Kurt Weill’s ‘ballet with singing’ is one of the masterpieces of 20th-century musical theatre, recorded several times down the years but perhaps not as frequently as its merits deserve thanks to the very specific demands of its style, and the lack of singers who can match up to the muse for both Weill and Brecht, Lotte Lenya. Lenya made the first widely available recording, decades after she gave the first performance in Paris in 1933; this was the second, first issued in 1968, using not Weill’s original but a later ‘performing version’ prepared especially for Lenya. It stands the test of time well: Gisela May has the requisite smoky quality and total familiarity with Brecht’s cabaret-German. She is supported by a small cast of ‘Classical’ singers – notable among them Peter Schreier – but also by a conductor, Herbert Kegel, whose East German training and sympathies enable him to ensure that this music goes with the requisite sleazy swing without tipping into self-indulgent vulgarity. As Gramophone’s original reviewer remarked, ‘Brecht’s libretto strips bourgeois morality bare. Weill’s music, keen, clear and precise, is tender without being sentimental, at once compassionate and critical.’ In this reissue, The Seven Deadly Sins is coupled with some of the best-known hits from the rocky but fertile creative partnership between Weill and Brecht, all sung by Gisela May, and accompanied by a small studio ensemble conducted by another distinguished East German musician who understood the tenor of his time, Heinz Rögner, and deserves to be remembered for more than his excellent Bruckner recordings (reissued on Brilliant Classics 94686). There is ‘Surabaya Johnny’ from Happy End, of course, and the ‘Havana Song’ from Mahagonny, the Ballad of Sexual Dependency from The Threepenny Opera and two numbers from the scathingly satirical Berliner Requiem.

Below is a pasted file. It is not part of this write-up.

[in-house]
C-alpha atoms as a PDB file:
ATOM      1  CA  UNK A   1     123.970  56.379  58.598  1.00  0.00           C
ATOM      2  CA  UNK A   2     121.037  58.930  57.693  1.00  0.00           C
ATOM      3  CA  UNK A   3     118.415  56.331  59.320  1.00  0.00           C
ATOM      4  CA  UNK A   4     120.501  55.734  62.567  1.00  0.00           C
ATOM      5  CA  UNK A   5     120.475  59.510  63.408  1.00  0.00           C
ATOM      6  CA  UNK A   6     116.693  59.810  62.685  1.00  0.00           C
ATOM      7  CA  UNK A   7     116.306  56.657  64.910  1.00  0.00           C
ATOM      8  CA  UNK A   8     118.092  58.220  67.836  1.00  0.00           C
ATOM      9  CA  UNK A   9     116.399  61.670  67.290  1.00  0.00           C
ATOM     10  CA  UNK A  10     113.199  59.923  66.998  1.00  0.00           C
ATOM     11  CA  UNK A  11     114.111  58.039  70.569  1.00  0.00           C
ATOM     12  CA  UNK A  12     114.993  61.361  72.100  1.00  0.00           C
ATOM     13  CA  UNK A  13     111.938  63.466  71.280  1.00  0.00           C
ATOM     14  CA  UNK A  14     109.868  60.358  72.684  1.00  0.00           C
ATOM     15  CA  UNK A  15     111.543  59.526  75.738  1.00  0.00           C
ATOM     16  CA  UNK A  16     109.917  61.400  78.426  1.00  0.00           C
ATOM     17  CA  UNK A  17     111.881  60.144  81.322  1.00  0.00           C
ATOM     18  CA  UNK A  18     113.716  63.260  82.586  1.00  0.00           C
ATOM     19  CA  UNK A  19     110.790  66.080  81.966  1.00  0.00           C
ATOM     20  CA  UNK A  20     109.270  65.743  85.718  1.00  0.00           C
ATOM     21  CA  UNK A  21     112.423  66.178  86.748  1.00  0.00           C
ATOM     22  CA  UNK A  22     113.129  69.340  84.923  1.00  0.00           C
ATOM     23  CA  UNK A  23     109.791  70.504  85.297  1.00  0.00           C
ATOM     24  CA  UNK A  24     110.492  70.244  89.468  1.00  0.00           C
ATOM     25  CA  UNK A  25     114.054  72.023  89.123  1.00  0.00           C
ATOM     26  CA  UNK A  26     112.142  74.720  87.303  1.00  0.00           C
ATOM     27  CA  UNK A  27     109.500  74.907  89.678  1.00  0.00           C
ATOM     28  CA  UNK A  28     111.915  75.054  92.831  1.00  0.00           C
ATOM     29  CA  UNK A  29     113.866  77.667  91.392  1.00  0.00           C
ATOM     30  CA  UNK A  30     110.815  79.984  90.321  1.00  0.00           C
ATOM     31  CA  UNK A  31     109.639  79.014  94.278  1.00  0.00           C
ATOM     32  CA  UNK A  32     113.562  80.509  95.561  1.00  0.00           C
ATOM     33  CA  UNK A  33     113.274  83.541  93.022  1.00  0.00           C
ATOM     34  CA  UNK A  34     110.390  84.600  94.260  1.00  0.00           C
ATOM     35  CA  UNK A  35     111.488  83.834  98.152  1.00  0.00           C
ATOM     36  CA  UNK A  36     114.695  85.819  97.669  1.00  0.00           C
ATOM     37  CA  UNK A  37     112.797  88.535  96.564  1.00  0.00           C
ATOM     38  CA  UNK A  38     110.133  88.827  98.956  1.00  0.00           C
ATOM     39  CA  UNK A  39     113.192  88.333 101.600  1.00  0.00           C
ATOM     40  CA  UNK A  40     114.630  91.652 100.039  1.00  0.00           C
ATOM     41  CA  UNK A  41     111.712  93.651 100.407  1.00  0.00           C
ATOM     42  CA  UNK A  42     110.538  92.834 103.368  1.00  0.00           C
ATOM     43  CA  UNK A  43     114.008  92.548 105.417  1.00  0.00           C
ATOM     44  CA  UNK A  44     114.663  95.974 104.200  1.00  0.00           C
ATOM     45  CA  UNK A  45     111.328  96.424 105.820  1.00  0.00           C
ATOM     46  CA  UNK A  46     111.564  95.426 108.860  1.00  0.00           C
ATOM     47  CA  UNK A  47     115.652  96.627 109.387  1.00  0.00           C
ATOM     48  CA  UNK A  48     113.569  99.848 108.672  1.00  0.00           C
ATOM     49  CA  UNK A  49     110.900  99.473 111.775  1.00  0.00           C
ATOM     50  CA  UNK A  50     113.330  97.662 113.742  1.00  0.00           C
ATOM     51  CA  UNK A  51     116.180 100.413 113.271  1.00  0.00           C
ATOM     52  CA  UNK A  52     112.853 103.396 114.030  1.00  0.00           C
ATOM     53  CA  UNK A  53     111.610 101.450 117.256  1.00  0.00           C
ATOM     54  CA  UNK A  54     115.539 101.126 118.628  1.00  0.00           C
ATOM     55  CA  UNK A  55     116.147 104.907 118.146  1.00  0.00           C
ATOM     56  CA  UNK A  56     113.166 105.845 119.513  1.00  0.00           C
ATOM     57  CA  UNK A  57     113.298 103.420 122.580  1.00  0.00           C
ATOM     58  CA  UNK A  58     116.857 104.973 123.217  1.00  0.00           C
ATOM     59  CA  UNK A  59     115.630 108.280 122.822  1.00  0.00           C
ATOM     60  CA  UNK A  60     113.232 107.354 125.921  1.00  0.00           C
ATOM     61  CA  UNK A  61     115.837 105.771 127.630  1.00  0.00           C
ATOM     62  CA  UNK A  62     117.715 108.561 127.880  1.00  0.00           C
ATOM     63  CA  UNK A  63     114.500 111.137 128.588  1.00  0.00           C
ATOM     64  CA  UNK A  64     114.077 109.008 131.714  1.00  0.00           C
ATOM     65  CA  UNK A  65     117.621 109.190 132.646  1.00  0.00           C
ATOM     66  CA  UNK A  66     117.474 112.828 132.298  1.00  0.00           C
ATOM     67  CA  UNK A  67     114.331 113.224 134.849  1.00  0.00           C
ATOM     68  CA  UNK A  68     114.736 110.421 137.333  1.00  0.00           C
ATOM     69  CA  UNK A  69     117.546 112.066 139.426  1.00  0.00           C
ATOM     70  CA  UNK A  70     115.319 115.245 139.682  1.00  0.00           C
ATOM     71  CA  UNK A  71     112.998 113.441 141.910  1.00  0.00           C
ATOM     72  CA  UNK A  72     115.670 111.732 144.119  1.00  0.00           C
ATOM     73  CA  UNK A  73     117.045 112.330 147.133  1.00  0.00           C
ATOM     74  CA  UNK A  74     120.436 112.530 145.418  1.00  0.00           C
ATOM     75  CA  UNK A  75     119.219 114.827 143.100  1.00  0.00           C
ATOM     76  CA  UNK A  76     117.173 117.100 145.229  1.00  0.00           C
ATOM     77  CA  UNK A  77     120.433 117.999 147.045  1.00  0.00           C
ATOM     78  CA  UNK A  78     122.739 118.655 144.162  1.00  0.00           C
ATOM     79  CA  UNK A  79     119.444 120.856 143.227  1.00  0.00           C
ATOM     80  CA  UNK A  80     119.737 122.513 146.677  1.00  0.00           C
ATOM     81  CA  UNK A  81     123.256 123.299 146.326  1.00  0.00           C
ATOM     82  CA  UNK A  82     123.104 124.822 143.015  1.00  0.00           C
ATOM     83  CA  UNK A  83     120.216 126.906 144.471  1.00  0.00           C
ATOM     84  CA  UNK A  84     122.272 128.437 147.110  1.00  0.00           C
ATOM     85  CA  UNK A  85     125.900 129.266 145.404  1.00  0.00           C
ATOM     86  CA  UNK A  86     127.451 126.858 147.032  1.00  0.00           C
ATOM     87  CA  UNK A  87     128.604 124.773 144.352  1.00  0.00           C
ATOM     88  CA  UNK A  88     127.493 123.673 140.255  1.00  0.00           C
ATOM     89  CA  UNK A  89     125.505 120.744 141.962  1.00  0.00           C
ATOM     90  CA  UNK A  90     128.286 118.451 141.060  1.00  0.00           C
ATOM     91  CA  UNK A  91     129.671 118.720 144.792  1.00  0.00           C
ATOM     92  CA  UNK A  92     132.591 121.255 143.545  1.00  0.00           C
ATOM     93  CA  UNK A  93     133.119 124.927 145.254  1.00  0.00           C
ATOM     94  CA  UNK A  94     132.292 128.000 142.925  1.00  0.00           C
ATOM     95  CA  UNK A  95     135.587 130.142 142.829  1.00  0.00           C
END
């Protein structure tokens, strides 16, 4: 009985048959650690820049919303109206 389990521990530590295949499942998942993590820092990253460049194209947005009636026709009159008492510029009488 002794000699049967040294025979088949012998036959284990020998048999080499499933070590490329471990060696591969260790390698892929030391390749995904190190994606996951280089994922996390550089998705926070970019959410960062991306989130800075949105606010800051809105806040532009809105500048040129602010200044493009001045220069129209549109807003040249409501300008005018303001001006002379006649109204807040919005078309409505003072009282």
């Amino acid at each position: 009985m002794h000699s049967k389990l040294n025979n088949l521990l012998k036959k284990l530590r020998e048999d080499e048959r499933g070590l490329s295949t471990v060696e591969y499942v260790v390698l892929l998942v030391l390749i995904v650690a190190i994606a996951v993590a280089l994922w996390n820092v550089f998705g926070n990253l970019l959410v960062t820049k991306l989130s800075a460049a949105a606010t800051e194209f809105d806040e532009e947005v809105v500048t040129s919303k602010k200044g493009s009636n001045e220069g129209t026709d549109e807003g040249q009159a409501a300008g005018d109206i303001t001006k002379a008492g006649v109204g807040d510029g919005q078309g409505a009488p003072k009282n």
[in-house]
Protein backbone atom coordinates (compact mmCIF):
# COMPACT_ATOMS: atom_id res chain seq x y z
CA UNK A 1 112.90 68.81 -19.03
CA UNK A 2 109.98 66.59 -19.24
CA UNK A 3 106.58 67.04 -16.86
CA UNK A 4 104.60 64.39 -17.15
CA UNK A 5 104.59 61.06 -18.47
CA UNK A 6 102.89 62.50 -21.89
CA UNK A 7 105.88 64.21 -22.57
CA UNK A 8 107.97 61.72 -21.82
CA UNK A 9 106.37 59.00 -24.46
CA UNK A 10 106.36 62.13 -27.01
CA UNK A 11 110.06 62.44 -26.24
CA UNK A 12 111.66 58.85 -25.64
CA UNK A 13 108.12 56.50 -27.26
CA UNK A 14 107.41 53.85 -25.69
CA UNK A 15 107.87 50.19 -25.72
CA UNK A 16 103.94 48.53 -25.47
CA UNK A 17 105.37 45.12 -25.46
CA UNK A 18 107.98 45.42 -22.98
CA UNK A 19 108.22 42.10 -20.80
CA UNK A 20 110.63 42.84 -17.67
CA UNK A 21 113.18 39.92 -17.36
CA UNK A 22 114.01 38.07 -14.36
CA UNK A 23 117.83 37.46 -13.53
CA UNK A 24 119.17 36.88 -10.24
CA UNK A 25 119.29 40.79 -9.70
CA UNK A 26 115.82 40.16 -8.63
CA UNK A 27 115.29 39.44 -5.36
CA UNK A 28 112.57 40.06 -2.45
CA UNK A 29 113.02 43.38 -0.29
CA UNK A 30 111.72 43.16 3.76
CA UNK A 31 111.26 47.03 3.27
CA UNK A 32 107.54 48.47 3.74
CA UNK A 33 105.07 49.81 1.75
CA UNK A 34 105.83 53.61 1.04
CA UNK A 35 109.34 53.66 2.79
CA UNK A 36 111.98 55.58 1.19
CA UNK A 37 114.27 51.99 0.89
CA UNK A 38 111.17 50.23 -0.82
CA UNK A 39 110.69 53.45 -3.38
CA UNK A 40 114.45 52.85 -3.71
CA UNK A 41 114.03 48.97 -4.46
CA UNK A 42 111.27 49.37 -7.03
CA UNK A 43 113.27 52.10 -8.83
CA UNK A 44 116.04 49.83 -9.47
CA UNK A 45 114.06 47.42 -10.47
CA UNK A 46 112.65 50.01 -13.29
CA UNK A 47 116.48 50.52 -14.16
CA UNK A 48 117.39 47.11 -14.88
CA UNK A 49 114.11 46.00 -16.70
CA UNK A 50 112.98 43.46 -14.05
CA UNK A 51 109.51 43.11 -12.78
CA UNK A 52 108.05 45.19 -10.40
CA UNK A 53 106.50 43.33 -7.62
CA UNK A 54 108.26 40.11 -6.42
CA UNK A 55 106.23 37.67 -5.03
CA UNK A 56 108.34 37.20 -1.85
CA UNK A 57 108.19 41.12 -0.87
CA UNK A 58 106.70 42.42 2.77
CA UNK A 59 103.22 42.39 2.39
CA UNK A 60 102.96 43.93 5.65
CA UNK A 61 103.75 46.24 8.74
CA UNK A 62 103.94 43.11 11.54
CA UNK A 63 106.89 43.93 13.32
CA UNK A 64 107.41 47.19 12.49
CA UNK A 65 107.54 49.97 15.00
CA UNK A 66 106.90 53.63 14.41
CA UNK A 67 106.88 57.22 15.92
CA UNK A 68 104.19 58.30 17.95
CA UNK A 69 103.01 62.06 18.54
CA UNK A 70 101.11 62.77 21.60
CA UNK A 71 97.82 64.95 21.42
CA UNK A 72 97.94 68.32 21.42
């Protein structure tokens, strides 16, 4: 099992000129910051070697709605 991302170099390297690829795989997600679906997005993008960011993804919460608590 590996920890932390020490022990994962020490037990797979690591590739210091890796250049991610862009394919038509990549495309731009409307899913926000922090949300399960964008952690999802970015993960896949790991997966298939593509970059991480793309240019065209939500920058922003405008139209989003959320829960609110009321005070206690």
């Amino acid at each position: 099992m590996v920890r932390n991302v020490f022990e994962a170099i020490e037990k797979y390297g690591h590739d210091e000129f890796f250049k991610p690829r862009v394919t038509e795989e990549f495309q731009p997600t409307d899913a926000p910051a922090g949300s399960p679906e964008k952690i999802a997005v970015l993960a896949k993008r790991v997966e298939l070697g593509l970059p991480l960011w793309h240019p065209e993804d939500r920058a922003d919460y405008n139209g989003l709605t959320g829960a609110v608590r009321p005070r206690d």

Kurt Weil wrote “Die Sieben Todsünden” in Paris (in exile) as a commission from a French ballet group. It is a “Ballet chanté” (a “sung ballet”) for singers, dance group and orchestra. Weill and his librettist Bertolt Brecht present a satire of the pretty bourgeois morals, and turn the 7 deadly sins into virtues.
This recording from 1966 is a classic, and of the most authentic performances, starring the great Gisela May, grande dame of the German protest song. She is superbly seconded by Peter Schreier and the Rundfunk-Sinfonie-Orchester Leipzig conducted by Herbert Kegel, unsurpassed in this repertoire.
Furthermore on this fascinating disc: songs from Berliner Requiem, Mahagonny and Dreigroschenoper.